In the church I attend, populated largely by people who might describe themselves as left-leaning and politically aware, the prayers have for months included a prayer for the families of American soldiers who died that week. The names of the soldiers are read with appropriate, sometimes moving, solemnity. Inevitably those names trigger empathetic thoughts: "David—that's my brother's name." "I wonder if Kathryn's parents called her Katie." "William has the same last name as my college roommate."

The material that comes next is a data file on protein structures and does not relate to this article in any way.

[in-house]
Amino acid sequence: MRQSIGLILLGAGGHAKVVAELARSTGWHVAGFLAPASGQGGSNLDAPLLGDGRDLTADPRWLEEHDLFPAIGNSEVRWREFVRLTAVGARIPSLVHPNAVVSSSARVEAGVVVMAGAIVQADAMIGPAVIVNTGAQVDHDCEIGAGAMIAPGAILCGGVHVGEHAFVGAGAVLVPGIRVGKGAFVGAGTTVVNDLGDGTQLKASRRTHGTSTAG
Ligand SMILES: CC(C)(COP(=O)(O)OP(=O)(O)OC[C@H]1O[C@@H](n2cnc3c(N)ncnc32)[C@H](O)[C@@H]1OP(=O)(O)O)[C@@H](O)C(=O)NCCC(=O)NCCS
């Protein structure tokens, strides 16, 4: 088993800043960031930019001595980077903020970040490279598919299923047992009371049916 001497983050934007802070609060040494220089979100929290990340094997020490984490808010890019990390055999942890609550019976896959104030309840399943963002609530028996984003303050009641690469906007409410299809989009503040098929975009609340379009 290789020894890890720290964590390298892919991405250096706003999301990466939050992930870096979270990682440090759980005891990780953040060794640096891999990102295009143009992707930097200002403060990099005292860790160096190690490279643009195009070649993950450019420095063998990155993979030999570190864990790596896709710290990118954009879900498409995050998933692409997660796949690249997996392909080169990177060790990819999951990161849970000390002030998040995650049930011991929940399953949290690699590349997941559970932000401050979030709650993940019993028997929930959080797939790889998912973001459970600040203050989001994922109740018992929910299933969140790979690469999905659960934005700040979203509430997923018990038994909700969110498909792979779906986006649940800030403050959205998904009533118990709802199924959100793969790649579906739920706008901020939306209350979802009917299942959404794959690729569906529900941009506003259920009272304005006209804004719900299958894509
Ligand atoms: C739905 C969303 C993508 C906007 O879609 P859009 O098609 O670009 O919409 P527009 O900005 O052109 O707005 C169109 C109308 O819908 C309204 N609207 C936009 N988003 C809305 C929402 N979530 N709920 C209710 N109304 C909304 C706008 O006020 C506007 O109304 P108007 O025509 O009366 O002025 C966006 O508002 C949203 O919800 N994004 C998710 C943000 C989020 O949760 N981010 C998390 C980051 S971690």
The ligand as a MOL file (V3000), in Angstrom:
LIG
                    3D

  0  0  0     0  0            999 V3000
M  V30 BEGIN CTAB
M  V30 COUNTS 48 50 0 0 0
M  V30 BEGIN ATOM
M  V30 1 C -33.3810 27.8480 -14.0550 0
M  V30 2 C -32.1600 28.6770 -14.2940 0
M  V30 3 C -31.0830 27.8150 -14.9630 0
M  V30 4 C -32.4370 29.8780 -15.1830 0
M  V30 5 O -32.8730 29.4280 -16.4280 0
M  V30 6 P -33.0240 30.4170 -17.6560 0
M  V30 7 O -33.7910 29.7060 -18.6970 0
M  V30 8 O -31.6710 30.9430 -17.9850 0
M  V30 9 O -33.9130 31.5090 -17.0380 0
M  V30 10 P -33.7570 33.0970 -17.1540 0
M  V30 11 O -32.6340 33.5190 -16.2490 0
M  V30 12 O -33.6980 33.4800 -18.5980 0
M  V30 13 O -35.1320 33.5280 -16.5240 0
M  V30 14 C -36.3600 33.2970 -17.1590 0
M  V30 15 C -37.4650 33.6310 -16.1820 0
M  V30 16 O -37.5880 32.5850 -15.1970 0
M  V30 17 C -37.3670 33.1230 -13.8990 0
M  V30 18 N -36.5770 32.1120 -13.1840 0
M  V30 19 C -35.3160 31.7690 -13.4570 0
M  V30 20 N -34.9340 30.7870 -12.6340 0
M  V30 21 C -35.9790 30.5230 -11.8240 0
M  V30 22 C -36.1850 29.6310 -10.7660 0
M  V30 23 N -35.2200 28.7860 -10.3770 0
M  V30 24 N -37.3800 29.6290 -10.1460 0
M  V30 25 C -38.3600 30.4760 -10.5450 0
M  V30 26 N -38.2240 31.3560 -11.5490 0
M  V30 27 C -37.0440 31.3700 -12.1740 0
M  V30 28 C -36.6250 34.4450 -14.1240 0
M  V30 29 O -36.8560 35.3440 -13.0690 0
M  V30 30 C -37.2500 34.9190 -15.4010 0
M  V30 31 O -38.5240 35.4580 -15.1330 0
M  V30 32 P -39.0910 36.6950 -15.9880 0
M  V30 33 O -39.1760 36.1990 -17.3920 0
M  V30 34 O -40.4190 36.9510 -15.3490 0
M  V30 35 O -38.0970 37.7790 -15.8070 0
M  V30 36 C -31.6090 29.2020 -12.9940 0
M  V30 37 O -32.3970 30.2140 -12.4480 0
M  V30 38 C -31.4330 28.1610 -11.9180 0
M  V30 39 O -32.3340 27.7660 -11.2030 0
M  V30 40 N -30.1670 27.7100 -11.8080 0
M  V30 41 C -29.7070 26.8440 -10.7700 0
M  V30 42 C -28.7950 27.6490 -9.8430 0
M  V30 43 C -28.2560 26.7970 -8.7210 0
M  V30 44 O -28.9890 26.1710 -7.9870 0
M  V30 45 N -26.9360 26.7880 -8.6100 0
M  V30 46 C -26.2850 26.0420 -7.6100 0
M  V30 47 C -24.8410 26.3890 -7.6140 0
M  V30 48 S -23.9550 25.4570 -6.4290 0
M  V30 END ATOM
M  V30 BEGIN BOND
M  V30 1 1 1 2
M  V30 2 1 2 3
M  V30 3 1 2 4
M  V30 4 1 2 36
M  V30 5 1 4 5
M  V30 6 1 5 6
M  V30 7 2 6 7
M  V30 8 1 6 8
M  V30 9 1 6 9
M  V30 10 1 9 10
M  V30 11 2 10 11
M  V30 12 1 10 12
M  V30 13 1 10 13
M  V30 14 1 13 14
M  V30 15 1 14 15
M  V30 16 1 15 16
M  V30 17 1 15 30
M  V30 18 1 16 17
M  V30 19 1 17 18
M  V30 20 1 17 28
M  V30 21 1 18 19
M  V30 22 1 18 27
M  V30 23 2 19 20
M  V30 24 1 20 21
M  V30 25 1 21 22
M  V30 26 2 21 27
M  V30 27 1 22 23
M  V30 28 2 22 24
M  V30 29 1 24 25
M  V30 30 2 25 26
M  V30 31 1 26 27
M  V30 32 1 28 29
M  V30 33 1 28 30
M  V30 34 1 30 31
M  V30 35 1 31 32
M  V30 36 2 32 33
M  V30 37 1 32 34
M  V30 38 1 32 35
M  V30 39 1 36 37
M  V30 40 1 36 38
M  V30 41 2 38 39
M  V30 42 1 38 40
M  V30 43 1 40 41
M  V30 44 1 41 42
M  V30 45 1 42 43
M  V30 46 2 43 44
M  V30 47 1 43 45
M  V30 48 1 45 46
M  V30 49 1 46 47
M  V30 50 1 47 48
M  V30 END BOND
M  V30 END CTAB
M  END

As the names are read I try to imagine each of them and their sorrowing families, holding them in that moment of spoken prayer as brothers and sisters whose sufferings touch us all.
Marilyn McEntyre is a fellow at the Gaede Institute for the Liberal Arts at Westmont College in Santa Barbara, California. She teaches at the University of California, Berkeley, and is author of What’s in a Phrase? Pausing Where Scripture Gives You Pause.